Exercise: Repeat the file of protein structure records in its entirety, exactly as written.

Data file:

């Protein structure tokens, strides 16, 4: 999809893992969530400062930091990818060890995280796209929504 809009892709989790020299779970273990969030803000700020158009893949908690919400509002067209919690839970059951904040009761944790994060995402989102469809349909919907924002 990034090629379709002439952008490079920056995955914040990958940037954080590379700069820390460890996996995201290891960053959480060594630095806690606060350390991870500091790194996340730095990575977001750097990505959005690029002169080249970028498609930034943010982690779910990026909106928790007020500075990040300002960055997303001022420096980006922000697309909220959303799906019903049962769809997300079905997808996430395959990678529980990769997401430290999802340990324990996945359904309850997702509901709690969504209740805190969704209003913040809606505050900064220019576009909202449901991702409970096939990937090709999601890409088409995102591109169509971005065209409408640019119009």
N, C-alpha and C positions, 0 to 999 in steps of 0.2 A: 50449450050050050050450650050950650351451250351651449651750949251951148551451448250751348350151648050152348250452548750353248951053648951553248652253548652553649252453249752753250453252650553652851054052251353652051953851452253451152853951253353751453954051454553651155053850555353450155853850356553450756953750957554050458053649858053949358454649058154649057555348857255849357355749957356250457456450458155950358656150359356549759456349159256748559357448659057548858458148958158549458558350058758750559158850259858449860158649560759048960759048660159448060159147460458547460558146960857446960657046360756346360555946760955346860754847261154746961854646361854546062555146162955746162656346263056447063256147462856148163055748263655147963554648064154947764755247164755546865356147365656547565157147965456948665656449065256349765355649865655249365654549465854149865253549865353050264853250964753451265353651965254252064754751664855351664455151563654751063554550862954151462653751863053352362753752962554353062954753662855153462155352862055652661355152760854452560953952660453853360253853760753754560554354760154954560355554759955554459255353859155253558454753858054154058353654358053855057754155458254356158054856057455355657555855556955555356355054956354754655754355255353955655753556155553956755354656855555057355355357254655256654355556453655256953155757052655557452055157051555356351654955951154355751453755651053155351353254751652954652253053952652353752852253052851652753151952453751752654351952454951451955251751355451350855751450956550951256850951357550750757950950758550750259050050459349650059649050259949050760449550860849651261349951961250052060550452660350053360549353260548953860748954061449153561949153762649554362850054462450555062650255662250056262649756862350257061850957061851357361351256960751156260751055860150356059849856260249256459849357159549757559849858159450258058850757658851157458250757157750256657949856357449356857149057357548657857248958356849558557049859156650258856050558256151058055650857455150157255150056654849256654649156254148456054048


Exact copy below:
């Protein structure tokens, strides 16, 4: 999809893992969530400062930091990818060890995280796209929504 809009892709989790020299779970273990969030803000700020158009893949908690919400509002067209919690839970059951904040009761944790994060995402989102469809349909919907924002 990034090629379709002439952008490079920056995955914040990958940037954080590379700069820390460890996996995201290891960053959480060594630095806690606060350390991870500091790194996340730095990575977001750097990505959005690029002169080249970028498609930034943010982690779910990026909106928790007020500075990040300002960055997303001022420096980006922000697309909220959303799906019903049962769809997300079905997808996430395959990678529980990769997401430290999802340990324990996945359904309850997702509901709690969504209740805190969704209003913040809606505050900064220019576009909202449901991702409970096939990937090709999601890409088409995102591109169509971005065209409408640019119009």
N, C-alpha and C positions, 0 to 999 in steps of 0.2 A: 50449450050050050050450650050950650351451250351651449651750949251951148551451448250751348350151648050152348250452548750353248951053648951553248652253548652553649252453249752753250453252650553652851054052251353652051953851452253451152853951253353751453954051454553651155053850555353450155853850356553450756953750957554050458053649858053949358454649058154649057555348857255849357355749957356250457456450458155950358656150359356549759456349159256748559357448659057548858458148958158549458558350058758750559158850259858449860158649560759048960759048660159448060159147460458547460558146960857446960657046360756346360555946760955346860754847261154746961854646361854546062555146162955746162656346263056447063256147462856148163055748263655147963554648064154947764755247164755546865356147365656547565157147965456948665656449065256349765355649865655249365654549465854149865253549865353050264853250964753451265353651965254252064754751664855351664455151563654751063554550862954151462653751863053352362753752962554353062954753662855153462155352862055652661355152760854452560953952660453853360253853760753754560554354760154954560355554759955554459255353859155253558454753858054154058353654358053855057754155458254356158054856057455355657555855556955555356355054956354754655754355255353955655753556155553956755354656855555057355355357254655256654355556453655256953155757052655557452055157051555356351654955951154355751453755651053155351353254751652954652253053952652353752852253052851652753151952453751752654351952454951451955251751355451350855751450956550951256850951357550750757950950758550750259050050459349650059649050259949050760449550860849651261349951961250052060550452660350053360549353260548953860748954061449153561949153762649554362850054462450555062650255662250056262649756862350257061850957061851357361351256960751156260751055860150356059849856260249256459849357159549757559849858159450258058850757658851157458250757157750256657949856357449356857149057357548657857248958356849558557049859156650258856050558256151058055650857455150157255150056654849256654649156254148456054048